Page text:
Most canned foam dries my skin. It is also available in very few scents. A look at Stirling's or Captain's Choice website and you will find many scents with soaps that moisturize the face. I also enjoy the process of making a lather, but that could just be me.
I used to use Nivea gel, that was a very long time ago. It’s been so long ago I don’t remember if making the switch to cream/soap and brush is better. Sure the brush and lather is a bit more time and step, but there is something more enjoyable about it rather than just slathering something on your face.
I can not tell the difference in slickness between one shave soap and the next. However, even I can tell that any shave soap I have used is better than the Gillette or Edge gels I used before (and for a short time after) switching to a DE. I resisted getting a brush and soap for quite awhile, but I'm glad I finally did.

This is just 1 person's observation though. There are those here that are fine with canned stuff. And there are many, many who will argue that soap A is slicker than soap B.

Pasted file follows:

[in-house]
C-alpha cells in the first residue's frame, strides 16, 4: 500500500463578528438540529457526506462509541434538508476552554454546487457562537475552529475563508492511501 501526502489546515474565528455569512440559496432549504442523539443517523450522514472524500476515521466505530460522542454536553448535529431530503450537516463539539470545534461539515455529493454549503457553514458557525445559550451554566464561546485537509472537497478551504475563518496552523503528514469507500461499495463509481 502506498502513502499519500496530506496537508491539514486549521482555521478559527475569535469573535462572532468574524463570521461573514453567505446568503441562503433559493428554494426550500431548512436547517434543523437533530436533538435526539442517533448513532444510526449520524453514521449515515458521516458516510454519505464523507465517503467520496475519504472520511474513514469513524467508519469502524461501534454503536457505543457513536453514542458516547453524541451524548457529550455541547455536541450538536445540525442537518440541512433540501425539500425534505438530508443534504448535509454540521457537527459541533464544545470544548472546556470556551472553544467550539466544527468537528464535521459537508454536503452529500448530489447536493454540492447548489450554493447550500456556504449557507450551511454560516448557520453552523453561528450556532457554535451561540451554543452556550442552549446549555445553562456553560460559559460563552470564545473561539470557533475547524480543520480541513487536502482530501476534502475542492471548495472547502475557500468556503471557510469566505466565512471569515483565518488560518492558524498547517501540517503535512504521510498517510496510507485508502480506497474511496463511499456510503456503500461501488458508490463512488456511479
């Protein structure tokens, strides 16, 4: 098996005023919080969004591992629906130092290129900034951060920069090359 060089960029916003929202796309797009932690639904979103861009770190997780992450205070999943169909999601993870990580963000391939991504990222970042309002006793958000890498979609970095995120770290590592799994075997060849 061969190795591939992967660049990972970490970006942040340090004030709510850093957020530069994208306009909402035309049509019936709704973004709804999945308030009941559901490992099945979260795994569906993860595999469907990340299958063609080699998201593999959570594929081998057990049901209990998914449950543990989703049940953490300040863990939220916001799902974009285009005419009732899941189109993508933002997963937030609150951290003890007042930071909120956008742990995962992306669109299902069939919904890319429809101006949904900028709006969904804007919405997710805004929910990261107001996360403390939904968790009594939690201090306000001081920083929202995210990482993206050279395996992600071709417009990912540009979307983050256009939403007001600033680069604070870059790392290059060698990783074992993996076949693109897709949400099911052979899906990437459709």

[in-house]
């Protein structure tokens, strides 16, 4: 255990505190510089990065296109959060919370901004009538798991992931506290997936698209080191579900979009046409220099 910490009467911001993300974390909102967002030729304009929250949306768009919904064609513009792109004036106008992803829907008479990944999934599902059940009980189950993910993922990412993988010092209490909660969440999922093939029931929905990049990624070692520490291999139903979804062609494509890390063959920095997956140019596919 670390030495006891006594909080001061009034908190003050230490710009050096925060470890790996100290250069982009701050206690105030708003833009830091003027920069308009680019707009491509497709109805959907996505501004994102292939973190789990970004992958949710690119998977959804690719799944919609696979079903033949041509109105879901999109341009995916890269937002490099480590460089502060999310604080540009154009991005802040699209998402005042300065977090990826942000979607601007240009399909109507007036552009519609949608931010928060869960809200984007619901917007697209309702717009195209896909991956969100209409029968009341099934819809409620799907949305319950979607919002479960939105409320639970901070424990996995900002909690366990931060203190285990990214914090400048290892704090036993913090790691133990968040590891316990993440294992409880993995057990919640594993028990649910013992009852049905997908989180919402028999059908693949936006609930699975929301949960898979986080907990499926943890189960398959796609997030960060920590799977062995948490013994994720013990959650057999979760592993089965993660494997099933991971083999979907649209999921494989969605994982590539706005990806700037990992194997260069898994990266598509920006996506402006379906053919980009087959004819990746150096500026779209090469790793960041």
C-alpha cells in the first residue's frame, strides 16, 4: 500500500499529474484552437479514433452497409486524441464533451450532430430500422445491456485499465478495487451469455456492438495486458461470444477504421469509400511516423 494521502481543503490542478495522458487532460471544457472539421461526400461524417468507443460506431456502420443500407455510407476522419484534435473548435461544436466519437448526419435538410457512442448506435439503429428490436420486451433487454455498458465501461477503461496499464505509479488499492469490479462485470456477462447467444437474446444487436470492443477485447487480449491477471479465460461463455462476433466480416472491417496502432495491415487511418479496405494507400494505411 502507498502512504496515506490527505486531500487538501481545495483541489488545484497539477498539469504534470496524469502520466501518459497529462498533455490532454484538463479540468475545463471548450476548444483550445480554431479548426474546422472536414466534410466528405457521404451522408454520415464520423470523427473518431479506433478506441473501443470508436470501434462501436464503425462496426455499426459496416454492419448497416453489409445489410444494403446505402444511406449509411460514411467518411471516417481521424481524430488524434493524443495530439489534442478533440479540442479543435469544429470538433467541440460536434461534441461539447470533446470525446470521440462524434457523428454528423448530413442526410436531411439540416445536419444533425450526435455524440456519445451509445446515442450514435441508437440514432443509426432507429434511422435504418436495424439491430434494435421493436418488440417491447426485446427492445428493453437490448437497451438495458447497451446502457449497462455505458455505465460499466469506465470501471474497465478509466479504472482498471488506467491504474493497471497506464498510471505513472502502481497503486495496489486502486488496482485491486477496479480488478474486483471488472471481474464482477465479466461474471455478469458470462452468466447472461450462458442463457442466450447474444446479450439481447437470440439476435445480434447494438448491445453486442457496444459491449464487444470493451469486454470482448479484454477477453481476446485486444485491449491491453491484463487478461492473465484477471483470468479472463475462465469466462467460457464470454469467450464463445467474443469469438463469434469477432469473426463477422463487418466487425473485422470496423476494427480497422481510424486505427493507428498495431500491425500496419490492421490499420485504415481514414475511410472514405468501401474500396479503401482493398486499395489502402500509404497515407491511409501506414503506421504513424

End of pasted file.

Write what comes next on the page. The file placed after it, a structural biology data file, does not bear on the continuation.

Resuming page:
@kaufdrop27, you're a good man!
I've had better results with the canned gels than canned shaving soaps, but .... I've also found using a brush and shaving soap creates a significantly better foam for the face. It's also magnitudes cheaper than buying shaving cream in a can. I've never used shaving creams with a brush, but I understand that it is much easier to produce a good lather than one can with shaving soaps -- not necessarily better, but easier.

Because I, and others, might prefer to create a luxurious lather from soap or a cream, in no way diminishes the fact that canned gels and shaving creams are a perfectly acceptable manner for shaving with a razor blade. If you're happy with your results, by all means, continue on with what works.